A highway slowdown has begun in response to high energy prices—and the big trucking companies are leading the way. Con-Way Freight, one of the nation's largest trucking firms with 8,500 rigs, has announced it is turning back the electronic speed limiters in its entire fleet from 65 miles per hour to 62 mph.
The company estimates that by keeping its drivers below that speed, it will save 3.2 million gallons of diesel fuel a year, while eliminating 72 million pounds of carbon dioxide emissions—the equivalent of removing 7,300 automobiles from the nation's highways. And with diesel fuel at the current price of about $4 per gallon, Con-Way will be saving $12.8 million per year, a significant figure for a company that saw its operating income drop 27 percent last year to $235 million.
Now that fuel for the first time has surpassed labor as the most significant cost for many trucking companies, it's not surprising that they are taking steps to save. But here's the tricky part. They want all of us to do the same.
The American Trucking Associations is calling for a nationwide 65-mph speed limit—not only to save fuel but as a matter of safety. "It would prevent a differential of speeds between trucks and cars, where you have cars weaving in and out to get by trucks," says Clayton Boyce, spokesman for ATA. He says 77 percent of the ATA's member companies have electronic speed limiters set at 68 mph—with many of them, like Con-Way, now opting for even lower speeds.
It probably would take an act of Congress to set a 65-mph national speed limit, because, as we reported here, it was Congress that repealed the much lower 55-mph national limit that was credited in part for the short-lived reduction in national fuel demand in the 1970s.
Last week, the trucking association also renewed its call for a federal regulation that would require that newly manufactured trucks have electronic speed limiters installed that can be set no higher than 68 mph. No problem for the big trucking companies, most of which already are slowing down. But expect resistance from smaller, independent trucking owner-operators. In the Canadian province of Ontario, the Owner-Operator Independent Drivers Association is opposing a move for a 65-mph speed limit, disputing the greenhouse gas and safety impact. "OOIDA officials believe that speed-limited trucks will be stuck in the right lane, cause problems with merging traffic, and result in 'elephant races' when trucks cannot pass one another," says the association's magazine, Land Line.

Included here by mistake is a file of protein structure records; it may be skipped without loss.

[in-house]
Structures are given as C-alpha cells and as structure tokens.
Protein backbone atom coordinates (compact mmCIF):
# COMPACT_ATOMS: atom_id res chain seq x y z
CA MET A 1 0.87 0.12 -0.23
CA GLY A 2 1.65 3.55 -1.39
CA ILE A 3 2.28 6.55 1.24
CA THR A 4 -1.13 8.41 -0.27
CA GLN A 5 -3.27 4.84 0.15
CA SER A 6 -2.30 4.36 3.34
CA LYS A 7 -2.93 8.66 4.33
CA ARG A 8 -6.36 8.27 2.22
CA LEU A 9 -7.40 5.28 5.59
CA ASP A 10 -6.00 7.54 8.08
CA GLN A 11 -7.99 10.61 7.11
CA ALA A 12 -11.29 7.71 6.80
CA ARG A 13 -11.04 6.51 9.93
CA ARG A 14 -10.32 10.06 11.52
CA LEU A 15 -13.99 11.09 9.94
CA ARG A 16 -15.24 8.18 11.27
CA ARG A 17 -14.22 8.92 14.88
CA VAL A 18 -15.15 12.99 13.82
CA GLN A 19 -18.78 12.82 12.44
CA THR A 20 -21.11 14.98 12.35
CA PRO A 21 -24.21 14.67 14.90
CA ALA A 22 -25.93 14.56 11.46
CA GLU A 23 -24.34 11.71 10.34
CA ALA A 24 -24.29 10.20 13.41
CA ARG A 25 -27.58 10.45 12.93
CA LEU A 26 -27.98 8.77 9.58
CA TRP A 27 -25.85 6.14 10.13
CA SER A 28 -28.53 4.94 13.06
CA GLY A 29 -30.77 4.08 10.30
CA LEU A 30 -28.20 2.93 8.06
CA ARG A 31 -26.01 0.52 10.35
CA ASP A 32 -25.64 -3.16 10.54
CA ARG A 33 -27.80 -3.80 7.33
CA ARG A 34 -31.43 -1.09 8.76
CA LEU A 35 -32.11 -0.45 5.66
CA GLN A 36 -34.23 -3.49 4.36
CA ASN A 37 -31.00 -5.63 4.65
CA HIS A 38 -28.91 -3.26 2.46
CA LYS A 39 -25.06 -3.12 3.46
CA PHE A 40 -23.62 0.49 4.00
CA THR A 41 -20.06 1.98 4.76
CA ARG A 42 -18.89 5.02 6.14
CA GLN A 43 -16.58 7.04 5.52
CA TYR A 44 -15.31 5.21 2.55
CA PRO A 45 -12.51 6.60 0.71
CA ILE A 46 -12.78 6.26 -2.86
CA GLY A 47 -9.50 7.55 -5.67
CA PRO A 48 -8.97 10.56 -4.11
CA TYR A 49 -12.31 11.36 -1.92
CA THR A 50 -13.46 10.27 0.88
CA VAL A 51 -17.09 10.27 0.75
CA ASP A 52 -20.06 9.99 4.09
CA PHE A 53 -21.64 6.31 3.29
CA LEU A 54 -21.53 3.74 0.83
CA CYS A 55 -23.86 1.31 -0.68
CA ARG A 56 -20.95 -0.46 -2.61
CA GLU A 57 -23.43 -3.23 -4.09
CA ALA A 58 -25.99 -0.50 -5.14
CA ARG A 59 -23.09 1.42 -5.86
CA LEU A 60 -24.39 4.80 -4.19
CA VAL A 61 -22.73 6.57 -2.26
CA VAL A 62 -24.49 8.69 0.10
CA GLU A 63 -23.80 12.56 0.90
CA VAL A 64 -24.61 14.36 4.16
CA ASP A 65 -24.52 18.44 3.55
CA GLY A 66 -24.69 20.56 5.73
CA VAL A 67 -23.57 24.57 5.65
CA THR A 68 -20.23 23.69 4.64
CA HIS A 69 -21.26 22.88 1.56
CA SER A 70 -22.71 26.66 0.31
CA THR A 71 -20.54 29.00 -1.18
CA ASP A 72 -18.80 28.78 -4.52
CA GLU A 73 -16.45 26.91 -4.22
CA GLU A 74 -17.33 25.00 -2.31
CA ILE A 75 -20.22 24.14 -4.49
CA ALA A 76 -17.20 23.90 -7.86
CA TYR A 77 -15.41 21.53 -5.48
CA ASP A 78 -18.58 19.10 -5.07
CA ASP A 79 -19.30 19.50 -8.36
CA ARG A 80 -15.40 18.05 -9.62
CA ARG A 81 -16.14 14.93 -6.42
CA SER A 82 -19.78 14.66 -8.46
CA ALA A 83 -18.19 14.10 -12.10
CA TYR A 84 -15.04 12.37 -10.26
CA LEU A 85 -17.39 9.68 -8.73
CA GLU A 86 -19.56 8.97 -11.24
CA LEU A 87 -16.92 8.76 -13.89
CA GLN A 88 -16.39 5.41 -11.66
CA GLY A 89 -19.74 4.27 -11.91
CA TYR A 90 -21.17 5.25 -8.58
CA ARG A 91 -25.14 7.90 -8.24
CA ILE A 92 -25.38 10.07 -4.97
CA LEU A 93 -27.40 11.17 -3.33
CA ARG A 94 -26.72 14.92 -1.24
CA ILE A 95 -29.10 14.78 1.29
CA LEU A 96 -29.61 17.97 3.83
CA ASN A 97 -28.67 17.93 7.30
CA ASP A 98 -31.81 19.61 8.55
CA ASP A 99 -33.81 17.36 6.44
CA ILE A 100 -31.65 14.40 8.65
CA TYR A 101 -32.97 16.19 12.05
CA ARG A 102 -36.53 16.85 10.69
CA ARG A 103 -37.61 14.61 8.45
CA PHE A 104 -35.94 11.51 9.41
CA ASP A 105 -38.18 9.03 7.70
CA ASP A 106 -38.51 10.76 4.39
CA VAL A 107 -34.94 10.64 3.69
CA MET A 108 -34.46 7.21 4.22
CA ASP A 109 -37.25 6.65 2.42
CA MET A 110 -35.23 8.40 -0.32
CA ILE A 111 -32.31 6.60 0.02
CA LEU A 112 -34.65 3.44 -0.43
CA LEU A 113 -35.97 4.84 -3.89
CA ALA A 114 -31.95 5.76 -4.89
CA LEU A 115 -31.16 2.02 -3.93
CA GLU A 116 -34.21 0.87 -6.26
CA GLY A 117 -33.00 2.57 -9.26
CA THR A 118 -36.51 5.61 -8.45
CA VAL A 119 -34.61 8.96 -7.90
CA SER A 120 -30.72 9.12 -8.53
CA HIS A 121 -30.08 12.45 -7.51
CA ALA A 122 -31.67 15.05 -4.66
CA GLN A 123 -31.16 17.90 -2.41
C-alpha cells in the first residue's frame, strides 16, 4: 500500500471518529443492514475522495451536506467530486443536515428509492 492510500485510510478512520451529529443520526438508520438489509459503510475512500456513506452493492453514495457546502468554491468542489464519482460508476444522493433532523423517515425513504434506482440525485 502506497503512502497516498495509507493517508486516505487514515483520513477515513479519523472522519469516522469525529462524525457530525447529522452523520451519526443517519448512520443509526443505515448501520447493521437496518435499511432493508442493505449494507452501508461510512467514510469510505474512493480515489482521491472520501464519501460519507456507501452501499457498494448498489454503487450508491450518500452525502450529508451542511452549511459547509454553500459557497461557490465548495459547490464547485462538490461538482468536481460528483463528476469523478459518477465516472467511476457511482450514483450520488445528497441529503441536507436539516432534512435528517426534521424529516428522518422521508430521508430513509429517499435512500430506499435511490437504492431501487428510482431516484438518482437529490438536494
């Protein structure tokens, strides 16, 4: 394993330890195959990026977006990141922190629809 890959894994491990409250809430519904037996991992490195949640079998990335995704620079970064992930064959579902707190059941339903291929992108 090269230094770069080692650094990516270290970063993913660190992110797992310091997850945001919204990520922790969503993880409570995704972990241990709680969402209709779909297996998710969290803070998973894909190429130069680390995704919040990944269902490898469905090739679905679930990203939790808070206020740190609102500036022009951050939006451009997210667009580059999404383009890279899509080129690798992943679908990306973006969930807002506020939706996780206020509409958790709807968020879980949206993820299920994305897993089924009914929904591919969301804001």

When I asked Boyce of the ATA about the competitive issues at play, he said, "Some independent owner-operators want to drive faster so they can make more miles in a day and earn more money. The large companies understand that they'll save money on insurance, engine wear, maintenance problems, and fuel that make up that difference in distance per day."
I'm sure that many of the independent drivers understand those economics as well, but it is worth pointing out that if the big trucking companies are under financial pressure because of record-high diesel fuel prices—which they most assuredly are—the squeeze is even greater on small businesses without major capital resources behind them. Roughly 500,000, or about 16 percent, of the nation's 3.1 million commercial drivers are independent owner-operators.
It's a tough issue that requires strong leadership, but when every 1-mph reduction in truck speed yields a 0.1-mpg increase in fuel efficiency, it's a problem that can't be ignored. A spokeswoman for the National Highway Traffic Safety Administration says that the ATA's petition on speed limiters—which was filed back in October 2006 when diesel was about $2.50 a gallon—is still under review.